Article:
that I had let the previous generation of entrepreneurs down, that I had dropped
the baton as it was being passed to me. I met with David Packard and Bob Noyce
and tried to apologize for screwing up so badly. I was a very public failure and
I even thought about running away from the Valley. But something slowly began to
dawn on me. I still loved what I did. The turn of events at Apple had not
changed that one bit. I’d been rejected but I was still in love. And so I
decided to start over.

I didn’t see it then, but it turned out that getting fired from Apple was the
best thing that could have ever happened to me. The heaviness of being
successful was replaced by the lightness of being a beginner again, less sure
about everything. It freed me to enter one of the most creative periods in my
life. During the next five years I started a company named NeXT, another company
named Pixar and fell in love with an amazing woman who would become my wife.
Pixar went on to create the world’s first computer-animated feature film, “Toy
Story,” and is now the most successful animation studio in the world.

In a remarkable turn of events, Apple bought NeXT and I returned to Apple and
the technology we developed at NeXT is at the heart of Apple’s current
renaissance, and Lorene and I have a wonderful family together.

I’m pretty sure none of this would have happened if I hadn’t been fired from
Apple. It was awful-tasting medicine but I guess the patient needed it.
Sometimes life’s going to hit you in the head with a brick. Don’t lose faith.
I’m convinced that the only thing that kept me going was that I loved what I
did. You’ve got to find what you love, and that is as true for work as it is for
your lovers. Your work is going to fill a large part of your life, and the only
way to be truly satisfied is to do what you believe is great work, and the only
way to do great work is to love what you do. If you haven’t found it yet, keep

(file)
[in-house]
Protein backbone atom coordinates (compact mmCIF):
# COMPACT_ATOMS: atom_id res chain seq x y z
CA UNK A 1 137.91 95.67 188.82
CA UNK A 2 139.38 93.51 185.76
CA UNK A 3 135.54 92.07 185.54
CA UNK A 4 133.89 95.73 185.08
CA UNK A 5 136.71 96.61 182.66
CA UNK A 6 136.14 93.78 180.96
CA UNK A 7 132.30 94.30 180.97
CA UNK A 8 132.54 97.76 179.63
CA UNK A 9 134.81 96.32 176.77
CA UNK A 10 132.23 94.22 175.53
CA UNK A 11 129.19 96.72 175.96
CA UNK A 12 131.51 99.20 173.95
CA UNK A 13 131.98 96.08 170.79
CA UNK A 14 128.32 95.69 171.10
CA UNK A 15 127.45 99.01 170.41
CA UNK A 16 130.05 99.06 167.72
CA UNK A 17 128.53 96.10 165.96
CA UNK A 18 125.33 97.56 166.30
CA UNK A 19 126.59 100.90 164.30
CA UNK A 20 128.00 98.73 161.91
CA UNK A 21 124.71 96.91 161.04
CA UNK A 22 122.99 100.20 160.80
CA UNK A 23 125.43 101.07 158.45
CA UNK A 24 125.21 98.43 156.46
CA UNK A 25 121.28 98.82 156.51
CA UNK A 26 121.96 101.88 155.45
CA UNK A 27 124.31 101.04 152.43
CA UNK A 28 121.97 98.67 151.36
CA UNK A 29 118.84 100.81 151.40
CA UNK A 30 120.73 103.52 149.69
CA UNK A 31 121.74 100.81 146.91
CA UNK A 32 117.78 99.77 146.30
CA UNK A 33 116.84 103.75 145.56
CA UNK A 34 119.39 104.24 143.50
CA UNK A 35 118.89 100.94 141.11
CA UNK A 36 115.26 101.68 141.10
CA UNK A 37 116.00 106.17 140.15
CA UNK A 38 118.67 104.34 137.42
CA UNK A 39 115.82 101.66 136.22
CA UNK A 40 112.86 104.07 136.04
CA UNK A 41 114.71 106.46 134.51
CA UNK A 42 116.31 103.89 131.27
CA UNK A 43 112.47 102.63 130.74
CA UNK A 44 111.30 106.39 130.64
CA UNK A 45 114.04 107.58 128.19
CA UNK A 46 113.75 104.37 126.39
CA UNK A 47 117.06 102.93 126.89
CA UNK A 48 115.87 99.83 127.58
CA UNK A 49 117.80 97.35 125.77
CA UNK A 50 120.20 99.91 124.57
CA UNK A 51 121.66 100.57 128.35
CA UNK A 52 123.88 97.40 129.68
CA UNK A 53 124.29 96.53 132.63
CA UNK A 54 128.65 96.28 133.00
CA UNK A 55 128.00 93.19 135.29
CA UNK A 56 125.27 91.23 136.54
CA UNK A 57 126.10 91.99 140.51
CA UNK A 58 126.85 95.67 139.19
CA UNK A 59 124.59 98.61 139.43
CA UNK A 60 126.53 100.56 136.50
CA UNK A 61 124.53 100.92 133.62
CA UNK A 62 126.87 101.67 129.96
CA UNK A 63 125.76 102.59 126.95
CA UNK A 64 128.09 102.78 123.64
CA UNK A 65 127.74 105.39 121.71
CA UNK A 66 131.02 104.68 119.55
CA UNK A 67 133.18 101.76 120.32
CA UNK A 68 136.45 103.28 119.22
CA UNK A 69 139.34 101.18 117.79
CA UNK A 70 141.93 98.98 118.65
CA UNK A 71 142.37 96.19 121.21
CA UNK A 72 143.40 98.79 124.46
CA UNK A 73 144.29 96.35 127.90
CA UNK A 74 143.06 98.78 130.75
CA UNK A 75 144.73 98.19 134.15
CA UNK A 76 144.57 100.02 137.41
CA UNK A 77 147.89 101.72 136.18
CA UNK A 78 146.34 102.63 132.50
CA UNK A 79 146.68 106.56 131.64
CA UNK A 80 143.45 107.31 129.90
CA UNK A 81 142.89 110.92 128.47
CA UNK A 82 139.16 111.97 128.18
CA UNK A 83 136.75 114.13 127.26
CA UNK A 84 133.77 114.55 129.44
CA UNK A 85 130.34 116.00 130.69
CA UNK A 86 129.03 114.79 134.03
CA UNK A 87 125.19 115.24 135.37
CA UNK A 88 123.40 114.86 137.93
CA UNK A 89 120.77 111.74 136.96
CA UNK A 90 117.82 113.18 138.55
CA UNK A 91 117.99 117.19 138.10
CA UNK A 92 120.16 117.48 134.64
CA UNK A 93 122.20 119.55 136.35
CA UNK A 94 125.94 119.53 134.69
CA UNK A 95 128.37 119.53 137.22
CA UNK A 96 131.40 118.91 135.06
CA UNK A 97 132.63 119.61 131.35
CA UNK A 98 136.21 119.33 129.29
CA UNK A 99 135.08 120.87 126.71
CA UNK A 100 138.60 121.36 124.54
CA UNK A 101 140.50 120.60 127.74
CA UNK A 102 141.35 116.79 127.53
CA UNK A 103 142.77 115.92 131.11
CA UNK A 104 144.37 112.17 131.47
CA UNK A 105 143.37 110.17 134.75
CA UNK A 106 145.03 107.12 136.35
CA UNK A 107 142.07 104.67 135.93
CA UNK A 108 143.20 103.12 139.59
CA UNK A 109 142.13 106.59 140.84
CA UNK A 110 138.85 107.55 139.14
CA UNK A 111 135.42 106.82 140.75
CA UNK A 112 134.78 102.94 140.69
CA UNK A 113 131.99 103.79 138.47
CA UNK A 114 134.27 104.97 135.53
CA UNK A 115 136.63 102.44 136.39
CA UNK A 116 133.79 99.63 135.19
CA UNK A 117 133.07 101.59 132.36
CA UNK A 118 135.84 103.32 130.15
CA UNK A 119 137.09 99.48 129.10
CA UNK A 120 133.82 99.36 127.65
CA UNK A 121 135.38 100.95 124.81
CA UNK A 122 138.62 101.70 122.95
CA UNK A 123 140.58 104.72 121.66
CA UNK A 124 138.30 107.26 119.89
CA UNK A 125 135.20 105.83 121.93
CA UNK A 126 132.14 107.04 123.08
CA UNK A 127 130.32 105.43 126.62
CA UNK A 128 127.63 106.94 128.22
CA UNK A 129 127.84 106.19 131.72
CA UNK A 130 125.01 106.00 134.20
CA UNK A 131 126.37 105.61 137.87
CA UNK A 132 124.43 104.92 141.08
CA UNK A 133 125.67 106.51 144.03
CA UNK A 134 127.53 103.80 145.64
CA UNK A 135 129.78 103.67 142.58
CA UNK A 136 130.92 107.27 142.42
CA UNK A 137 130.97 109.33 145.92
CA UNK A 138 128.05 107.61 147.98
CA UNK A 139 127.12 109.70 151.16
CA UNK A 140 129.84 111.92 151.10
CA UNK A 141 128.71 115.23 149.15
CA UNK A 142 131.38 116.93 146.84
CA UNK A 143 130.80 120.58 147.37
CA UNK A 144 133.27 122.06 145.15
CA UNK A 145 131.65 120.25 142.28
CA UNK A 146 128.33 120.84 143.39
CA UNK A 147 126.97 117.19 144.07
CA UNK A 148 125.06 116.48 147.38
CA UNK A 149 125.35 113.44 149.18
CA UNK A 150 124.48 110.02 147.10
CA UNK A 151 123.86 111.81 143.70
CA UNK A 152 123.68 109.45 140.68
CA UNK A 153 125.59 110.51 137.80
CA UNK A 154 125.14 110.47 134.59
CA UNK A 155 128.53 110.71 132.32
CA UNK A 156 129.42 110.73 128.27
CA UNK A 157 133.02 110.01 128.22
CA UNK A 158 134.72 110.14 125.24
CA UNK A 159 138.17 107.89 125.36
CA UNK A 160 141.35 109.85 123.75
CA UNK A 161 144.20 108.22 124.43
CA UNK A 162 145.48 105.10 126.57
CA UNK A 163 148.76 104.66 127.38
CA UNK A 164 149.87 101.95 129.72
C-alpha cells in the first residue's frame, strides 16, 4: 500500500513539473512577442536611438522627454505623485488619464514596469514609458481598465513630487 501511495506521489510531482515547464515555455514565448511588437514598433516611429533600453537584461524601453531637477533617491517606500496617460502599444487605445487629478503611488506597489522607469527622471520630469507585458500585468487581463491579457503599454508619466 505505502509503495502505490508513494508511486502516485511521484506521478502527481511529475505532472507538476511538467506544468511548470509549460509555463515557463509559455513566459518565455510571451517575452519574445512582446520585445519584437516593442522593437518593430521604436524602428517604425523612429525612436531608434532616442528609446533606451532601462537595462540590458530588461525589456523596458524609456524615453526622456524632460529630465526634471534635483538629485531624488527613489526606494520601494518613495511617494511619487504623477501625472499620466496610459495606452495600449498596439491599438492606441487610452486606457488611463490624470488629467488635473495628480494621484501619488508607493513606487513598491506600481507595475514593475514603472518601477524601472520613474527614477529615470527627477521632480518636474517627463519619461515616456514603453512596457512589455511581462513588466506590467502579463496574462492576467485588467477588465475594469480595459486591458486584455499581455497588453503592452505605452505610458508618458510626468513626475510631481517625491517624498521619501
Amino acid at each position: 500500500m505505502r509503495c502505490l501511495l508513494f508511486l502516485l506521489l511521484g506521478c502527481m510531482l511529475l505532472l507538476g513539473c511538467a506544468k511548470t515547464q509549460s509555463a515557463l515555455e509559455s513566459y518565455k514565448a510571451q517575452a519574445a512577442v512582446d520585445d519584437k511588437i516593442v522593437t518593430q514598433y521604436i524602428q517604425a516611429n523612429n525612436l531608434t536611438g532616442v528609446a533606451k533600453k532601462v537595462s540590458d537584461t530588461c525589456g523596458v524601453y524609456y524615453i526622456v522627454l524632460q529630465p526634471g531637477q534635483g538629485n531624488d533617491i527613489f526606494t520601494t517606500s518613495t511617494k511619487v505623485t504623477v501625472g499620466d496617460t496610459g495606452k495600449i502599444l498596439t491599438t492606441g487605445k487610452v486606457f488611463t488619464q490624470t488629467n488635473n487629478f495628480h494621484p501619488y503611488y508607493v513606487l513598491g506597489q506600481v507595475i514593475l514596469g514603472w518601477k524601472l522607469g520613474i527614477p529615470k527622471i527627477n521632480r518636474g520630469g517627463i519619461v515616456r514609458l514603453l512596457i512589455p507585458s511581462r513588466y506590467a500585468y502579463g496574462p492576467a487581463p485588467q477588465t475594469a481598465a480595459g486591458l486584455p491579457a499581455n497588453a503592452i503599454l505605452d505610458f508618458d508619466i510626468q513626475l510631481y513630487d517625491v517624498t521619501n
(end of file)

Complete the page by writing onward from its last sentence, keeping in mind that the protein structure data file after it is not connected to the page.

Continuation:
looking, and don’t settle. As with all matters of the heart, you’ll know when
you find it, and like any great relationship it just gets better and better as
the years roll on. So keep looking. Don’t settle.

My third story is about death. When I was 17 I read a quote that went
something like “If you live each day as if it was your last, someday you’ll most
certainly be right.” It made an impression on me, and since then, for the past
33 years, I have looked in the mirror every morning and asked myself, “If today
were the last day of my life, would I want to do what I am about to do today?”
And whenever the answer has been “no” for too many days in a row, I know I need
to change something. Remembering that I’ll be dead soon is the most important
thing I’ve ever encountered to help me make the big choices in life, because
almost everything–all external expectations, all pride, all fear of
embarrassment or failure–these things just fall away in the face of death,
leaving only what is truly important. Remembering that you are going to die is
the best way I know to avoid the trap of thinking you have something to lose.
You are already naked. There is no reason not to follow your heart.

About a year ago, I was diagnosed with cancer. I had a scan at 7:30 in the
morning and it clearly showed a tumor on my pancreas. I didn’t even know what a
pancreas was. The doctors told me this was almost certainly a type of cancer
that is incurable, and that I should expect to live no longer than three to six
months. My doctor advised me to go home and get my affairs in order, which is
doctors’ code for “prepare to die.” It means to try and tell your kids
everything you thought you’d have the next ten years to tell them, in just a few
months. It means to make sure that everything is buttoned up so that it will be
as easy as possible for your family. It means to say your goodbyes.

I lived with that diagnosis all day. Later that evening I had a biopsy where
they stuck an endoscope down my throat, through my stomach into my intestines,
put a needle into my pancreas and got a few cells from the tumor. I was sedated
but my wife, who was there, told me that when they viewed the cells under a
microscope, the doctor started crying, because it turned out to be a very rare
form of pancreatic cancer that is curable with surgery. I had the surgery and,
thankfully, I am fine now.

This was the closest I’ve been to facing death, and I hope it’s the closest I
get for a few more decades. Having lived through it, I can now say this to you
with a bit more certainty than when death was a useful but purely intellectual
concept. No one wants to die, even people who want to go to Heaven don’t want to
die to get there, and yet, death is the destination we all share. No one has
ever escaped it. And that is as it should be, because death is very likely the
single best invention of life. It’s life’s change agent; it clears out the old
to make way for the new. right now, the new is you. But someday, not too long
from now, you will gradually become the old and be cleared away. Sorry to be so
dramatic, but it’s quite true. Your time is limited, so don’t waste it living
someone else’s life. Don’t be trapped by dogma, which is living with the results
of other people’s thinking. Don’t let the noise of others’ opinions drown out
your own inner voice, heart and intuition. They somehow already know what you